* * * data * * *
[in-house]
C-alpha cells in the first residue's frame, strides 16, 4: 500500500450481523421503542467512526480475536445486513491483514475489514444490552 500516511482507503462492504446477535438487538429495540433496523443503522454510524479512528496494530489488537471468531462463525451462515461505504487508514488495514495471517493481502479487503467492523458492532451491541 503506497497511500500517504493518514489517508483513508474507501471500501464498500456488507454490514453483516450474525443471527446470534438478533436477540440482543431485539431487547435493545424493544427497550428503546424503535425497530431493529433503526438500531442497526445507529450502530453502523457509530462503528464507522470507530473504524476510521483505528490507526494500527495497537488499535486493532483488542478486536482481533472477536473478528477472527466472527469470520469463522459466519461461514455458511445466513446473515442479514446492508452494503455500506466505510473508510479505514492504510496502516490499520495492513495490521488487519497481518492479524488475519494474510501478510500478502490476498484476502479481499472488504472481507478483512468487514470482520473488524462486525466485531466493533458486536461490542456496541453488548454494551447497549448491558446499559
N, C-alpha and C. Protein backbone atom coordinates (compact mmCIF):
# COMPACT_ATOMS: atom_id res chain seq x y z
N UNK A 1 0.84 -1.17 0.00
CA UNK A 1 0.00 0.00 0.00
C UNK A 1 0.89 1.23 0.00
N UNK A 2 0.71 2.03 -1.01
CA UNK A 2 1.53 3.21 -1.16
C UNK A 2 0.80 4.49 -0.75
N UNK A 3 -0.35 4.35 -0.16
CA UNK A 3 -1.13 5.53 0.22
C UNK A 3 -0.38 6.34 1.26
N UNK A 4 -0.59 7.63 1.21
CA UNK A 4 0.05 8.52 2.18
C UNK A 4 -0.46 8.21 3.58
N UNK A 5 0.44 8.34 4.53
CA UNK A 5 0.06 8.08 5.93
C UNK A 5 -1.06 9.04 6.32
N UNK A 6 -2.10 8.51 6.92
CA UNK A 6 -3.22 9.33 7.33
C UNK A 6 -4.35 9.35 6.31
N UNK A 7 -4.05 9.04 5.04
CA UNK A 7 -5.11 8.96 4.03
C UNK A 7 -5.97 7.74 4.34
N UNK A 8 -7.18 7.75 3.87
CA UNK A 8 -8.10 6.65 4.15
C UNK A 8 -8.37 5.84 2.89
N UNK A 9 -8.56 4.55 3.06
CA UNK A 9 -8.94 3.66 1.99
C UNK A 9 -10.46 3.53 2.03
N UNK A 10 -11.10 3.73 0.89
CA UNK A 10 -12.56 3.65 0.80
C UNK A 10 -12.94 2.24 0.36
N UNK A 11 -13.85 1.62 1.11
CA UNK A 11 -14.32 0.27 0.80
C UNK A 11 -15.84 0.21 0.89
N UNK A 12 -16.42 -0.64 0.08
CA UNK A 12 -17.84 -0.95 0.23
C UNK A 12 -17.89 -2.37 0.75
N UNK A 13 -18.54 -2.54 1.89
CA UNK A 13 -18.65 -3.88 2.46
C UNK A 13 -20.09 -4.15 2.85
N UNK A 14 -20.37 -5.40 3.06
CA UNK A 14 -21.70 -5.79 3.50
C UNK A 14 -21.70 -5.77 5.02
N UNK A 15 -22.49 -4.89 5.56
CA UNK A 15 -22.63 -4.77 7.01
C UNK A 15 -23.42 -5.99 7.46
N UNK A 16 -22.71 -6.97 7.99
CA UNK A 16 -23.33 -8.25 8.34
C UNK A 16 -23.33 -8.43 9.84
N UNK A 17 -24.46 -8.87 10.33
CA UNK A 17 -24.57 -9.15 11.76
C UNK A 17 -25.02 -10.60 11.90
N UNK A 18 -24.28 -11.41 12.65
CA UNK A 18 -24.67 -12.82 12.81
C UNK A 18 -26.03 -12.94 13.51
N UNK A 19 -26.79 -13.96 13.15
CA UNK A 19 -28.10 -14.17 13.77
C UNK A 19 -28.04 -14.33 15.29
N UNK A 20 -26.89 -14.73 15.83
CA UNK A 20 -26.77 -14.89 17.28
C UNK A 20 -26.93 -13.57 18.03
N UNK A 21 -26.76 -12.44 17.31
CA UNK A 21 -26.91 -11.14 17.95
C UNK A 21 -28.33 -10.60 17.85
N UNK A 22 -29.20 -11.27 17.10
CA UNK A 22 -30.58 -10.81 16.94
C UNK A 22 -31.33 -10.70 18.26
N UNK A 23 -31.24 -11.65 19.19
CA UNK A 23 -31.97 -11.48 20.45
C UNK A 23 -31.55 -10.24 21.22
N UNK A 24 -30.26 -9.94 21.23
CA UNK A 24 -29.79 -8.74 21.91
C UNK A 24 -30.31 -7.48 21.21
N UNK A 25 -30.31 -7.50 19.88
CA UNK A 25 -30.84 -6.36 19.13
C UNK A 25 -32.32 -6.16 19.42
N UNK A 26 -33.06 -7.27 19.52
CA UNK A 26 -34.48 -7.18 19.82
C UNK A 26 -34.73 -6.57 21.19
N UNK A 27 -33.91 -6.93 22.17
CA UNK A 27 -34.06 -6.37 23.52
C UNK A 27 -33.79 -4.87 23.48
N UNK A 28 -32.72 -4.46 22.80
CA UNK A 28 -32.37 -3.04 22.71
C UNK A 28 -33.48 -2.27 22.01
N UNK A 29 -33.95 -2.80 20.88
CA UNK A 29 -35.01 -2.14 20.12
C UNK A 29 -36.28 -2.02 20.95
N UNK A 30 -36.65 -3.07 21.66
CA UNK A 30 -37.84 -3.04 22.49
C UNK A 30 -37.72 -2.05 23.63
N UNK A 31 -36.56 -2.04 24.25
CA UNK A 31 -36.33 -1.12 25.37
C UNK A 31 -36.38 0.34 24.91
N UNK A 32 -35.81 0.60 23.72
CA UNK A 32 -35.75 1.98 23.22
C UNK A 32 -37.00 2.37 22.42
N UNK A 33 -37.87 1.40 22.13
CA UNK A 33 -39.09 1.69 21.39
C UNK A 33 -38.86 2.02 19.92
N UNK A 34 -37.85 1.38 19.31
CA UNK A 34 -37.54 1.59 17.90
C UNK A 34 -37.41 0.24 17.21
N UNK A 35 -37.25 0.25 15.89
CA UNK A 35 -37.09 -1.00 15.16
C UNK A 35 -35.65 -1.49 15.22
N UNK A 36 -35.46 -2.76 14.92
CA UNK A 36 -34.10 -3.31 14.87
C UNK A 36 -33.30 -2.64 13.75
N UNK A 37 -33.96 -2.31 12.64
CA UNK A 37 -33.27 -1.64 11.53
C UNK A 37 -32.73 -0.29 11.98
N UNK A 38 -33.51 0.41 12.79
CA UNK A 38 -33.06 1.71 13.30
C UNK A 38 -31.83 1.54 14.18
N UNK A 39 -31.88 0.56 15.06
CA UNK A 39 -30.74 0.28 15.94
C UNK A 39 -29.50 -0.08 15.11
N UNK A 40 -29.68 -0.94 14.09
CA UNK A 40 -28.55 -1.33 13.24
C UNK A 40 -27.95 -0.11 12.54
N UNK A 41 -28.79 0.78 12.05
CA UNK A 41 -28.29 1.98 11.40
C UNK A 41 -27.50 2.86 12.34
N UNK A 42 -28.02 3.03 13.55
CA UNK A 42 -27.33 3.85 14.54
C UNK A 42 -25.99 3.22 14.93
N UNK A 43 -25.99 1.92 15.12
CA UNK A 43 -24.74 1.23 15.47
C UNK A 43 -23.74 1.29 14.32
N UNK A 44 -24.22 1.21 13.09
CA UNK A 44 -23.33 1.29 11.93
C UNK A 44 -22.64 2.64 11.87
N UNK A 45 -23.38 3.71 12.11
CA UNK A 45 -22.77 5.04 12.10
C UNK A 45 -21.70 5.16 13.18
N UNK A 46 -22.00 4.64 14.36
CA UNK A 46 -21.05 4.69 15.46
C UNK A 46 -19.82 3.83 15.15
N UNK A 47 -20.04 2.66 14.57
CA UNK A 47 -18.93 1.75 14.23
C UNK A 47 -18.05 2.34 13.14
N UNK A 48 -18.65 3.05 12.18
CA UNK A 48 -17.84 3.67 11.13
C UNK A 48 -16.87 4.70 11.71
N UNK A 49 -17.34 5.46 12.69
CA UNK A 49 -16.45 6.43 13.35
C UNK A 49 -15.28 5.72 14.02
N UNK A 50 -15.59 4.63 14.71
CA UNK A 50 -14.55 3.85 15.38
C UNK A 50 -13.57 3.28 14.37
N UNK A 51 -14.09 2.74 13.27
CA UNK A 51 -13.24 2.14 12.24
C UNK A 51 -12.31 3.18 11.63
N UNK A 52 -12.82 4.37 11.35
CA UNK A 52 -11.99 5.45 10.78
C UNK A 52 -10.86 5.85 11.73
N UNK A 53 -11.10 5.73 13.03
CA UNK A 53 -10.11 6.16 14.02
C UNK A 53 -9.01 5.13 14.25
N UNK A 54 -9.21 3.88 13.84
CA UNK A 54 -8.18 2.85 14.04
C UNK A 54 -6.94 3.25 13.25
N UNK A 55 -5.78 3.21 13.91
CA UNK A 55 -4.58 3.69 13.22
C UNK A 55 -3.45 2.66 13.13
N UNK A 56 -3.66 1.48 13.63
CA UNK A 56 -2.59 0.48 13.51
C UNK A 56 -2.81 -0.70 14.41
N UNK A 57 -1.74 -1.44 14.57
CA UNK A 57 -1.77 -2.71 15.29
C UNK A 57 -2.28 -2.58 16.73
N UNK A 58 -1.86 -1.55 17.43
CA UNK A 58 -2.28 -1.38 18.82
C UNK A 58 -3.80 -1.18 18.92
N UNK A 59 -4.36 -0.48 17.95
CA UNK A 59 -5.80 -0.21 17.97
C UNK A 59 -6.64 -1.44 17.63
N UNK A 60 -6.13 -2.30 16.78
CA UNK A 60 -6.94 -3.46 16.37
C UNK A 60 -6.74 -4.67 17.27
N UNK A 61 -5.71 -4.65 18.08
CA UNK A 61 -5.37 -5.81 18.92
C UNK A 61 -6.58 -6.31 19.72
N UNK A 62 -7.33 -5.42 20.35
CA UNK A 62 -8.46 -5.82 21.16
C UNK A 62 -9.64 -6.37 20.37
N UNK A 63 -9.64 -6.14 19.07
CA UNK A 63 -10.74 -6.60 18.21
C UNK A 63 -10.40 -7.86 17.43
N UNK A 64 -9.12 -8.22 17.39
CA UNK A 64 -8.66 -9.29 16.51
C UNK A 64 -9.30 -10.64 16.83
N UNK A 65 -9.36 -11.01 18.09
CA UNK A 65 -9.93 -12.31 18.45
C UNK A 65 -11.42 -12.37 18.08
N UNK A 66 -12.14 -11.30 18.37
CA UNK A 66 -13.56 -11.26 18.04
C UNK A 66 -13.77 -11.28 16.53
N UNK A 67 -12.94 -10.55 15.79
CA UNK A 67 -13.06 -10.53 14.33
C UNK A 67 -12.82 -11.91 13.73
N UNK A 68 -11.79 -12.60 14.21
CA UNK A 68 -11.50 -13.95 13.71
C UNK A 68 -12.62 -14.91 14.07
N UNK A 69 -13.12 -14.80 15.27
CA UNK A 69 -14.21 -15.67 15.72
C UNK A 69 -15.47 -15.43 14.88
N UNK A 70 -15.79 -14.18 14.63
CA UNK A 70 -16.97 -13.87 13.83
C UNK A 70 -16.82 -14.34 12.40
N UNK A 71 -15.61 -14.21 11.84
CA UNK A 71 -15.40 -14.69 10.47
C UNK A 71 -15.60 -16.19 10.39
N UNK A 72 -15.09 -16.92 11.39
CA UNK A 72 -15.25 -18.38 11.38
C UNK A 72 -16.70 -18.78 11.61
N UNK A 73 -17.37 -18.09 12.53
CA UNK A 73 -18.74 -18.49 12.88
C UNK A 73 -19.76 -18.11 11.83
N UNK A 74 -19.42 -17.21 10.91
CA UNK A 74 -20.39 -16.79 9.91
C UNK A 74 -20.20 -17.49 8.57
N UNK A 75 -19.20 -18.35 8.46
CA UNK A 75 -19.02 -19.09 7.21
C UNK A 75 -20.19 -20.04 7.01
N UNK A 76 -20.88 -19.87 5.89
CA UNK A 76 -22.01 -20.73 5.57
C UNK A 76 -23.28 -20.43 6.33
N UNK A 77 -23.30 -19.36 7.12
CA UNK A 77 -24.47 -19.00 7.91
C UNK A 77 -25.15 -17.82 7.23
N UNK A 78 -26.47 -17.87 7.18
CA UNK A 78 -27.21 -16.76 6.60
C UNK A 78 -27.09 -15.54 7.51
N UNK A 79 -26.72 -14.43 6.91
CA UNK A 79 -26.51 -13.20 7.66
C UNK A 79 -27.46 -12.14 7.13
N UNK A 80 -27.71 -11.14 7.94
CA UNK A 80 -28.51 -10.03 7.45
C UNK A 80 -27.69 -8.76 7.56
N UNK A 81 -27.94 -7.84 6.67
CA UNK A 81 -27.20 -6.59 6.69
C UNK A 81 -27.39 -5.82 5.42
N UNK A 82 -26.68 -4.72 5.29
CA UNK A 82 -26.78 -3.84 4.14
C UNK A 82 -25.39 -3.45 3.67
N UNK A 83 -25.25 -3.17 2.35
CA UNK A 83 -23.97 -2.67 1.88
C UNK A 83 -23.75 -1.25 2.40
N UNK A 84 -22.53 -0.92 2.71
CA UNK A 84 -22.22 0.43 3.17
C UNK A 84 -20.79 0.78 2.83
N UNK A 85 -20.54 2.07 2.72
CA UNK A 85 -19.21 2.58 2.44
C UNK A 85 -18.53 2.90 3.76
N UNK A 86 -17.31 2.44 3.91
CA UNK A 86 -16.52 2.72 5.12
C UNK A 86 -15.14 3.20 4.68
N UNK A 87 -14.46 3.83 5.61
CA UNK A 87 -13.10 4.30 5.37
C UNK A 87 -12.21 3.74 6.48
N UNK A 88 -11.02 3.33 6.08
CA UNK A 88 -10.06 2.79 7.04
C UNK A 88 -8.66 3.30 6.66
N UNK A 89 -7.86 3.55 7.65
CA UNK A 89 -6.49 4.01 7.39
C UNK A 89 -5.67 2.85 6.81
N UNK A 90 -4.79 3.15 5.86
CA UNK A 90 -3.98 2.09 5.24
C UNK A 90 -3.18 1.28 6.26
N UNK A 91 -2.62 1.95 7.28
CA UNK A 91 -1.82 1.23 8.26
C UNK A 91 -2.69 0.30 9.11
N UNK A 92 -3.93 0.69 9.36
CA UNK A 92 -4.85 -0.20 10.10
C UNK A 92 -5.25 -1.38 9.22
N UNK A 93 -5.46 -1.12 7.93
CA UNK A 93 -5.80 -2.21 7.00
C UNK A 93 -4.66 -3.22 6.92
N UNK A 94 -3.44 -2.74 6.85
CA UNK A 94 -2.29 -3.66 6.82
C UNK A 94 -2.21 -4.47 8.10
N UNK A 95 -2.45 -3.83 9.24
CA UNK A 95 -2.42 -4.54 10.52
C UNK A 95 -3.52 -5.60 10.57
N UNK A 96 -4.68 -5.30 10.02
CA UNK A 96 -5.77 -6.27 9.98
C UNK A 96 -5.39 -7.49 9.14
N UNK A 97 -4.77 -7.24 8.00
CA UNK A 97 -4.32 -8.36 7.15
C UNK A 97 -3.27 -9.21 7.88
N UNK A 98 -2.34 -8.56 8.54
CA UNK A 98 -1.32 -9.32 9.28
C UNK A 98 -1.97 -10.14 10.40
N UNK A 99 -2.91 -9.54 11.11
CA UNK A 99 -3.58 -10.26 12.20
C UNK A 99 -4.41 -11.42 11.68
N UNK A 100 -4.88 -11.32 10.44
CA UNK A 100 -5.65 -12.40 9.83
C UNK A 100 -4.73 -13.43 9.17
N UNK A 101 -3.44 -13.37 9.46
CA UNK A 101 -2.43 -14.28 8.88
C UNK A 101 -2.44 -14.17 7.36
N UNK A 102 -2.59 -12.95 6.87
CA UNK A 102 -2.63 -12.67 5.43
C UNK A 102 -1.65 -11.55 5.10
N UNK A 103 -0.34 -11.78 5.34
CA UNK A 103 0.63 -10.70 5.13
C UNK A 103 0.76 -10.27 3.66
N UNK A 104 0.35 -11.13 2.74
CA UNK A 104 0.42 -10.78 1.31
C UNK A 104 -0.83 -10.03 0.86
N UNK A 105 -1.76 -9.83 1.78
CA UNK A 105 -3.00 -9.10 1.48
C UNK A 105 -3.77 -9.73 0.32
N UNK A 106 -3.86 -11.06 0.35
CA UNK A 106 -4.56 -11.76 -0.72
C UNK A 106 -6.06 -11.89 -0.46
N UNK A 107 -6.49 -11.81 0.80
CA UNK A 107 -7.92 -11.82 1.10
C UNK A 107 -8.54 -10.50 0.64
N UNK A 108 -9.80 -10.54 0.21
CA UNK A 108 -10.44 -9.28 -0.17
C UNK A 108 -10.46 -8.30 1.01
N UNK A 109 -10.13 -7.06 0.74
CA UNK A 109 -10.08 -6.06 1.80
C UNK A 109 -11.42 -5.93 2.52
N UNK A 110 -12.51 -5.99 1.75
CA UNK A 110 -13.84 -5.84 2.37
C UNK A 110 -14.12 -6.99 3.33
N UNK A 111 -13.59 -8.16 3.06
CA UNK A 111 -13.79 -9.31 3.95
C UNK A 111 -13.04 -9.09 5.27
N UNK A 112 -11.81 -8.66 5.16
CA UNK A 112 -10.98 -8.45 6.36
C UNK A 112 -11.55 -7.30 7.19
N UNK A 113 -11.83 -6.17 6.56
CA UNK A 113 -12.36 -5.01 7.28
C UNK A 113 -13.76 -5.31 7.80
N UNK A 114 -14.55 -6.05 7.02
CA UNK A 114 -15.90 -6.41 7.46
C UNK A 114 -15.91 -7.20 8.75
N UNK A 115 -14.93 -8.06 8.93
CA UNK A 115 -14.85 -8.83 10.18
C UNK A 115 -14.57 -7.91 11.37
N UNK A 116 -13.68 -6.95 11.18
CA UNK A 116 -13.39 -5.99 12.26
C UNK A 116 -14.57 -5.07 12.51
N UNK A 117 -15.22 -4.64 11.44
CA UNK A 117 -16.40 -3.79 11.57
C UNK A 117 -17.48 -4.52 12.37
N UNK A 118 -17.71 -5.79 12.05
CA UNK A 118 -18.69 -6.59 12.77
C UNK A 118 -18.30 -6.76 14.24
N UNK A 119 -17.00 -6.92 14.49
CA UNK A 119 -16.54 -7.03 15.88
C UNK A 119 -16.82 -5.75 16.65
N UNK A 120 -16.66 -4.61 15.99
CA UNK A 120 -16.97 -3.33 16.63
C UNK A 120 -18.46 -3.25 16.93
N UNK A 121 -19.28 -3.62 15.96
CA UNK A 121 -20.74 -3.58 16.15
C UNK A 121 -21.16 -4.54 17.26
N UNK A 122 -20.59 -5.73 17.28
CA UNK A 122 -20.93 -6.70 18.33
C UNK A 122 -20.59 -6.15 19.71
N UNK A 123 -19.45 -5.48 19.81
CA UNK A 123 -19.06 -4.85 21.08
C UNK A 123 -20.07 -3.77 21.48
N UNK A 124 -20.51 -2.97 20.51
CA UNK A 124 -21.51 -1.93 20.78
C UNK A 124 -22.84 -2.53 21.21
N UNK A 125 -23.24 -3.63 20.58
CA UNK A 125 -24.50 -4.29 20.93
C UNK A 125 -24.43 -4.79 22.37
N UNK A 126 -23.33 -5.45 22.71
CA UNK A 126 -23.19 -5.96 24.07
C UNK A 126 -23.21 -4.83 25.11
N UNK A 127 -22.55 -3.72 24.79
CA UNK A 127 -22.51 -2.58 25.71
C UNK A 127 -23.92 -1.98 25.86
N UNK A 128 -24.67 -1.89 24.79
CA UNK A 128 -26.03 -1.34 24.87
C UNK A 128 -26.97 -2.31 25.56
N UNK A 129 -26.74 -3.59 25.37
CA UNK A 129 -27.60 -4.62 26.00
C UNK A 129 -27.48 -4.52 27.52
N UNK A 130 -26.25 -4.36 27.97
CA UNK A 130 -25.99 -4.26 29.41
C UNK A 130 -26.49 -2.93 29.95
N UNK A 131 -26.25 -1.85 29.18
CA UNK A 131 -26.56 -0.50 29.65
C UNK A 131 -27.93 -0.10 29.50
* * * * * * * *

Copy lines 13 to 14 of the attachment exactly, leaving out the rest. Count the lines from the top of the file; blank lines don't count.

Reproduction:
C UNK A 3 -0.38 6.34 1.26
N UNK A 4 -0.59 7.63 1.21